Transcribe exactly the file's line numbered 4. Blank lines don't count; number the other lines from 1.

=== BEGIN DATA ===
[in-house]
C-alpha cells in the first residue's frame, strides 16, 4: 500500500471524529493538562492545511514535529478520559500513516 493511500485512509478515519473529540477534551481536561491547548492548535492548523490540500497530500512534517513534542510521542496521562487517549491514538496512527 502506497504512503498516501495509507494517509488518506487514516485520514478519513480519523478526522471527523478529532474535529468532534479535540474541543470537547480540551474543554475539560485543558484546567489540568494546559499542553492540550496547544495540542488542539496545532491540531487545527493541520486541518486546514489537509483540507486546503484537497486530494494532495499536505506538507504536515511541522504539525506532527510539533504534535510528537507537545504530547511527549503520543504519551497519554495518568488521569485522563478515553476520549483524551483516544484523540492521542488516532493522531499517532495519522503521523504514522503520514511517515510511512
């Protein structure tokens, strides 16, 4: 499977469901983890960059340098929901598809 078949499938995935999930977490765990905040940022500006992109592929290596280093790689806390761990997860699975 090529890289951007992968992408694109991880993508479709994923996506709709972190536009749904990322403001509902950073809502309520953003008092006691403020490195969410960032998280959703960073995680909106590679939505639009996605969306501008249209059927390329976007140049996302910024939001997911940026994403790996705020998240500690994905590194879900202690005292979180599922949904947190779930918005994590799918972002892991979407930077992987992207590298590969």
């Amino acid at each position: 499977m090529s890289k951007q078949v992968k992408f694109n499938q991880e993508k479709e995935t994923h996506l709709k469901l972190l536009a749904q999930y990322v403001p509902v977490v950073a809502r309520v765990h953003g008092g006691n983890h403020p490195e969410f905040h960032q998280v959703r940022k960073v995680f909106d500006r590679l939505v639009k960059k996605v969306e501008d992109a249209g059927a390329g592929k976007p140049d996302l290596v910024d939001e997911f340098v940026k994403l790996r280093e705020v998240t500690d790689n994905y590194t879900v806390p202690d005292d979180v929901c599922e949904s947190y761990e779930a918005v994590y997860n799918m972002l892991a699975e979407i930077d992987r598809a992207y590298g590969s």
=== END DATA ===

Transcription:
């Amino acid at each position: 499977m090529s890289k951007q078949v992968k992408f694109n499938q991880e993508k479709e995935t994923h996506l709709k469901l972190l536009a749904q999930y990322v403001p509902v977490v950073a809502r309520v765990h953003g008092g006691n983890h403020p490195e969410f905040h960032q998280v959703r940022k960073v995680f909106d500006r590679l939505v639009k960059k996605v969306e501008d992109a249209g059927a390329g592929k976007p140049d996302l290596v910024d939001e997911f340098v940026k994403l790996r280093e705020v998240t500690d790689n994905y590194t879900v806390p202690d005292d979180v929901c599922e949904s947190y761990e779930a918005v994590y997860n799918m972002l892991a699975e979407i930077d992987r598809a992207y590298g590969s």